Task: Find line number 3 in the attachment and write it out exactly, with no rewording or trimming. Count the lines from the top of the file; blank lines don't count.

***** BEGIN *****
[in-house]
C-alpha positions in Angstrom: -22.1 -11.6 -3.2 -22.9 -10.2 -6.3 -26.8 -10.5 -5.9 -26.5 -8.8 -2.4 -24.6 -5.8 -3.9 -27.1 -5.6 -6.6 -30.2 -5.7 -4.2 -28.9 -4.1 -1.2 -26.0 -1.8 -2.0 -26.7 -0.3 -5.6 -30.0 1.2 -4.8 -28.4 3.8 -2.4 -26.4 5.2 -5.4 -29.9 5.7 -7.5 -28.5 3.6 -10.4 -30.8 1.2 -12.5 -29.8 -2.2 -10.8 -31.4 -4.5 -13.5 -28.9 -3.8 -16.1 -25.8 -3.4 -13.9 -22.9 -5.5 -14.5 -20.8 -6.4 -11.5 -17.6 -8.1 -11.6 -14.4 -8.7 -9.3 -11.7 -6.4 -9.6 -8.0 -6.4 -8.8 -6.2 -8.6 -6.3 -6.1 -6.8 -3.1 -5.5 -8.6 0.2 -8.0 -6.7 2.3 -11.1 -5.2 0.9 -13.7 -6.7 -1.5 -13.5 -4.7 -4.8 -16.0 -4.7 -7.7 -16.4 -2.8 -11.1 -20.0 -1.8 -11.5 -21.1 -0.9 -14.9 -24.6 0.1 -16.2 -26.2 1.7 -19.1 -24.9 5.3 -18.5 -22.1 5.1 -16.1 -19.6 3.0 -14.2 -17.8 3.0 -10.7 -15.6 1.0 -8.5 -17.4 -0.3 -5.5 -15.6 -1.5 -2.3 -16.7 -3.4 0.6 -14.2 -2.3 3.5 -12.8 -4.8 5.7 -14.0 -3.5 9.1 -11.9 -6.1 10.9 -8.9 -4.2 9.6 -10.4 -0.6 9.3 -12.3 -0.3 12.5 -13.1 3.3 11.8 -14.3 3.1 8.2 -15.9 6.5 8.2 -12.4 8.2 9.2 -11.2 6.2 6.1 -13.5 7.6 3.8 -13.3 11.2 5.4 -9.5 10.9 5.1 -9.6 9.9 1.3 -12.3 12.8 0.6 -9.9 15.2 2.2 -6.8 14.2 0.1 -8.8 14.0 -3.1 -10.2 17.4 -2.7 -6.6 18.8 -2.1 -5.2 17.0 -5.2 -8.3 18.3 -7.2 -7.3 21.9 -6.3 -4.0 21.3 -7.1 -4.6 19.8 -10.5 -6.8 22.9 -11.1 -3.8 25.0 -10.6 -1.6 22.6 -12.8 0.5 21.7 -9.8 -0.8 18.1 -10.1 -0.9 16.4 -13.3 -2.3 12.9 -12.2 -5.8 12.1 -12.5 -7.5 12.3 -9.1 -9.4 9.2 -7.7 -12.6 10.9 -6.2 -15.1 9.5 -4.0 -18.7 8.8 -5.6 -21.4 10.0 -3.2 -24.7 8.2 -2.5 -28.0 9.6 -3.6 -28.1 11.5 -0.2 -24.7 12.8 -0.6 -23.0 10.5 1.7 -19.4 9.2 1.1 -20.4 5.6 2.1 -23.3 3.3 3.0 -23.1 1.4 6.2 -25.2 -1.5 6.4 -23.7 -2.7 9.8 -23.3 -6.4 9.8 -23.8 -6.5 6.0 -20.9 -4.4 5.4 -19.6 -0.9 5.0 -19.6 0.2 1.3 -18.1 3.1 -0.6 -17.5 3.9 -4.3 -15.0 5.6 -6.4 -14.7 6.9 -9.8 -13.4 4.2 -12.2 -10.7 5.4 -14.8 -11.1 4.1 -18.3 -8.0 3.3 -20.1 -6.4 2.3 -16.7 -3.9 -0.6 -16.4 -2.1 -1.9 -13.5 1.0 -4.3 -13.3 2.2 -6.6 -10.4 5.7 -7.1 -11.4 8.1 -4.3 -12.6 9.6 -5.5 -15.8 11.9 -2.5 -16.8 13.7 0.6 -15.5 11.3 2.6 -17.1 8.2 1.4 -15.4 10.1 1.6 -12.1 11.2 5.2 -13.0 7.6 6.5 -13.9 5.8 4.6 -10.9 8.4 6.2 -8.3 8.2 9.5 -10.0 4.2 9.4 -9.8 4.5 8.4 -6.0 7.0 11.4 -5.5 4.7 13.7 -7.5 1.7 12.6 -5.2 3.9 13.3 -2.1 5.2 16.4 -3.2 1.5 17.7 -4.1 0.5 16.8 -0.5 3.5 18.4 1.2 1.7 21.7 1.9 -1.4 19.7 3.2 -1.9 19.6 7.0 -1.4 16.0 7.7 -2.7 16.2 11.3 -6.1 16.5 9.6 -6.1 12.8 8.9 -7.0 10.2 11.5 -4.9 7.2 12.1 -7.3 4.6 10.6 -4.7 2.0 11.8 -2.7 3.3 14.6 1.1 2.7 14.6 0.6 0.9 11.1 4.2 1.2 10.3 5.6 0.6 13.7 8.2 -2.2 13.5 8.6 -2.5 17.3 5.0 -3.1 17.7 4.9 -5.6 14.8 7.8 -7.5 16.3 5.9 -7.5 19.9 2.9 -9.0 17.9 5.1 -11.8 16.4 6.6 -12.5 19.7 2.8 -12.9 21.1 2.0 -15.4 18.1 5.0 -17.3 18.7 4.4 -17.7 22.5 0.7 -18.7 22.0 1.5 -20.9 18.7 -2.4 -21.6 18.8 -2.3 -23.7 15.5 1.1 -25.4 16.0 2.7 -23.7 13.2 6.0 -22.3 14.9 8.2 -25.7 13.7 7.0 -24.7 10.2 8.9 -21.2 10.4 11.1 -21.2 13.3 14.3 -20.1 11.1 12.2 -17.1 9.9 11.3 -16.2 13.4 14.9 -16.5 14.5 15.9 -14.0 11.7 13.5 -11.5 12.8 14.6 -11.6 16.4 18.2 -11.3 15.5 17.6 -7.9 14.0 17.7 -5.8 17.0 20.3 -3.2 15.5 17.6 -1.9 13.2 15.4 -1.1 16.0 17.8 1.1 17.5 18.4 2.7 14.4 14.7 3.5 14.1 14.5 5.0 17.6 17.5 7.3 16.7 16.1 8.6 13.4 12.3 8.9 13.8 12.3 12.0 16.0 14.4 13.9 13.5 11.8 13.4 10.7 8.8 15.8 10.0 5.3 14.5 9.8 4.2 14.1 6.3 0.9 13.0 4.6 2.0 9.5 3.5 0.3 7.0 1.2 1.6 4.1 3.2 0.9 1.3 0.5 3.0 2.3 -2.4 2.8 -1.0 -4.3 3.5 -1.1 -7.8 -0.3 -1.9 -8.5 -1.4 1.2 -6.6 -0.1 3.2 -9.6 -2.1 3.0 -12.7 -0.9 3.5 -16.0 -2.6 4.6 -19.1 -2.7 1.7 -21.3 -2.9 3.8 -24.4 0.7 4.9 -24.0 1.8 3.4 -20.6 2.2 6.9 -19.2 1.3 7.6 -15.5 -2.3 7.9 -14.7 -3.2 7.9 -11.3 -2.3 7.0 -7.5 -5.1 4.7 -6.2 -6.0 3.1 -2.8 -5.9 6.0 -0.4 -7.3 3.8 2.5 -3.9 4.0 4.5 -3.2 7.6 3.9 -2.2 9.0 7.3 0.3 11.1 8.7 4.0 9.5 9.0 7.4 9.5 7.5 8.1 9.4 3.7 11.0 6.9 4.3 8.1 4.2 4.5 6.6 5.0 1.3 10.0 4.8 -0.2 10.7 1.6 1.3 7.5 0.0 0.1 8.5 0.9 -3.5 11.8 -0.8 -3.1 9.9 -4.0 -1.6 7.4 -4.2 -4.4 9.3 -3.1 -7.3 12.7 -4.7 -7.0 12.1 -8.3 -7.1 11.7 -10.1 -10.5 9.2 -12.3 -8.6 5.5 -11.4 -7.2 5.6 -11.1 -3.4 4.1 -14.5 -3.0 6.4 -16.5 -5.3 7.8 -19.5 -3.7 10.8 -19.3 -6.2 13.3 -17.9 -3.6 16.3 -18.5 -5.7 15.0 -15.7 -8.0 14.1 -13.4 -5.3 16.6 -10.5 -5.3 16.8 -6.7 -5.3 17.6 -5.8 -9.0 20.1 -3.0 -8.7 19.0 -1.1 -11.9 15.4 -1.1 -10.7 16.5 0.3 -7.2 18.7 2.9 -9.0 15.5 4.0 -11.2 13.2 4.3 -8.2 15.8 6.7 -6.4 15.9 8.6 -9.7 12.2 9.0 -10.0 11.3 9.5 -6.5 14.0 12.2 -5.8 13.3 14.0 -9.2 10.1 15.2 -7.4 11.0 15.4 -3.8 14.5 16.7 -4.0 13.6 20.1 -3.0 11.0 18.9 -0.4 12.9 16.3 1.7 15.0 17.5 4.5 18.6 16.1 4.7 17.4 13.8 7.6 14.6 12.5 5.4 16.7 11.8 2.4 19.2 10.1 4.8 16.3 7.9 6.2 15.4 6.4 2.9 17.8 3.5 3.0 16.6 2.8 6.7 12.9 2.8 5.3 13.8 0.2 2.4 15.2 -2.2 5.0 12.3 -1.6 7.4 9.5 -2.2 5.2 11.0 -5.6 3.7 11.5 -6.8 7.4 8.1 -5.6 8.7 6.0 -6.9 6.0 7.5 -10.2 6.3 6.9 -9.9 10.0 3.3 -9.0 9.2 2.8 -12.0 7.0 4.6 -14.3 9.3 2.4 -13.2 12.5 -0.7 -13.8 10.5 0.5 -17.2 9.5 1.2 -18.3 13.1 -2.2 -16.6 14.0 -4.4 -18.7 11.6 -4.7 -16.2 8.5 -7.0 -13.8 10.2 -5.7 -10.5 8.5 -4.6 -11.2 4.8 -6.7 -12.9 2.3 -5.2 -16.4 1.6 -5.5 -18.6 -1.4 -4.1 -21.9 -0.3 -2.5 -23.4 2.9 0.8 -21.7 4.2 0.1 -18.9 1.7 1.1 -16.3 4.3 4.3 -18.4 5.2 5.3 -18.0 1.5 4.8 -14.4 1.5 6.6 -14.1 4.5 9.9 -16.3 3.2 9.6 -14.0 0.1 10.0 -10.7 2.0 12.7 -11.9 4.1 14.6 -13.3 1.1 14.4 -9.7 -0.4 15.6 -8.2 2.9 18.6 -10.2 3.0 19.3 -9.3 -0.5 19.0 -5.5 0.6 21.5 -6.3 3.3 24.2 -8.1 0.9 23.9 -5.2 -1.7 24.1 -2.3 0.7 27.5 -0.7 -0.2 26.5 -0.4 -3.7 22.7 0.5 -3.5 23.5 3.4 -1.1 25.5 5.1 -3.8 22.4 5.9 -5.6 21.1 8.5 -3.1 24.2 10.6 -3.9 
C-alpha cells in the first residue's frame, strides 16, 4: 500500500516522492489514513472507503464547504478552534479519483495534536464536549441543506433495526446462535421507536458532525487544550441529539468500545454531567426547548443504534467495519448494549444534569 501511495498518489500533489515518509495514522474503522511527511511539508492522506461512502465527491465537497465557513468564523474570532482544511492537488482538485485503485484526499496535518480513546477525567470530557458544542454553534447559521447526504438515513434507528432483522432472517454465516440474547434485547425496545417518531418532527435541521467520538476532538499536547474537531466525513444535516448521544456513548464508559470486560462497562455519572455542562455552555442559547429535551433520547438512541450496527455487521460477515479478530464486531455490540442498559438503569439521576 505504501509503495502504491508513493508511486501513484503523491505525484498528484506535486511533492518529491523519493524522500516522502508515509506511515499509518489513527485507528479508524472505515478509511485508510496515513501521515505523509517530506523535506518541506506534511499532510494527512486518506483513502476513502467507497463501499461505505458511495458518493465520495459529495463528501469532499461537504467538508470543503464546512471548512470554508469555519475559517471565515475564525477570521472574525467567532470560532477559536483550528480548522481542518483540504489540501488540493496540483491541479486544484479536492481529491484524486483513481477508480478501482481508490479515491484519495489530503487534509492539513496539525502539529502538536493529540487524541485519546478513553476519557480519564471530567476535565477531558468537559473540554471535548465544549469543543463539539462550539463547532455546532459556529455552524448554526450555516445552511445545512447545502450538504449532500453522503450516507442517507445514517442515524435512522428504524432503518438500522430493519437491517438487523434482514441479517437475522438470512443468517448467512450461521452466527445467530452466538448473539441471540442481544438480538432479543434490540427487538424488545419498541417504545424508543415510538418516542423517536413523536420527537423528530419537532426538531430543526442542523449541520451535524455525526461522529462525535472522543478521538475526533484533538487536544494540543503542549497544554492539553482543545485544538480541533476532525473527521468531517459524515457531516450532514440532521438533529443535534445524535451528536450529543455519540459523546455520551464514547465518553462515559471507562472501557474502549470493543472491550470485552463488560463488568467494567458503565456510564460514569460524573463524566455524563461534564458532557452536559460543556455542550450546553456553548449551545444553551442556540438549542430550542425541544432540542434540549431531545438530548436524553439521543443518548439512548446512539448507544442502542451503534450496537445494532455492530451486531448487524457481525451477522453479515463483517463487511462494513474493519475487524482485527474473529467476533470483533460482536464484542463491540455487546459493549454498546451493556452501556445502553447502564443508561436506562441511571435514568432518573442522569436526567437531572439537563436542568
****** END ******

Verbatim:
C-alpha cells in the first residue's frame, strides 16, 4: 500500500516522492489514513472507503464547504478552534479519483495534536464536549441543506433495526446462535421507536458532525487544550441529539468500545454531567426547548443504534467495519448494549444534569 501511495498518489500533489515518509495514522474503522511527511511539508492522506461512502465527491465537497465557513468564523474570532482544511492537488482538485485503485484526499496535518480513546477525567470530557458544542454553534447559521447526504438515513434507528432483522432472517454465516440474547434485547425496545417518531418532527435541521467520538476532538499536547474537531466525513444535516448521544456513548464508559470486560462497562455519572455542562455552555442559547429535551433520547438512541450496527455487521460477515479478530464486531455490540442498559438503569439521576 505504501509503495502504491508513493508511486501513484503523491505525484498528484506535486511533492518529491523519493524522500516522502508515509506511515499509518489513527485507528479508524472505515478509511485508510496515513501521515505523509517530506523535506518541506506534511499532510494527512486518506483513502476513502467507497463501499461505505458511495458518493465520495459529495463528501469532499461537504467538508470543503464546512471548512470554508469555519475559517471565515475564525477570521472574525467567532470560532477559536483550528480548522481542518483540504489540501488540493496540483491541479486544484479536492481529491484524486483513481477508480478501482481508490479515491484519495489530503487534509492539513496539525502539529502538536493529540487524541485519546478513553476519557480519564471530567476535565477531558468537559473540554471535548465544549469543543463539539462550539463547532455546532459556529455552524448554526450555516445552511445545512447545502450538504449532500453522503450516507442517507445514517442515524435512522428504524432503518438500522430493519437491517438487523434482514441479517437475522438470512443468517448467512450461521452466527445467530452466538448473539441471540442481544438480538432479543434490540427487538424488545419498541417504545424508543415510538418516542423517536413523536420527537423528530419537532426538531430543526442542523449541520451535524455525526461522529462525535472522543478521538475526533484533538487536544494540543503542549497544554492539553482543545485544538480541533476532525473527521468531517459524515457531516450532514440532521438533529443535534445524535451528536450529543455519540459523546455520551464514547465518553462515559471507562472501557474502549470493543472491550470485552463488560463488568467494567458503565456510564460514569460524573463524566455524563461534564458532557452536559460543556455542550450546553456553548449551545444553551442556540438549542430550542425541544432540542434540549431531545438530548436524553439521543443518548439512548446512539448507544442502542451503534450496537445494532455492530451486531448487524457481525451477522453479515463483517463487511462494513474493519475487524482485527474473529467476533470483533460482536464484542463491540455487546459493549454498546451493556452501556445502553447502564443508561436506562441511571435514568432518573442522569436526567437531572439537563436542568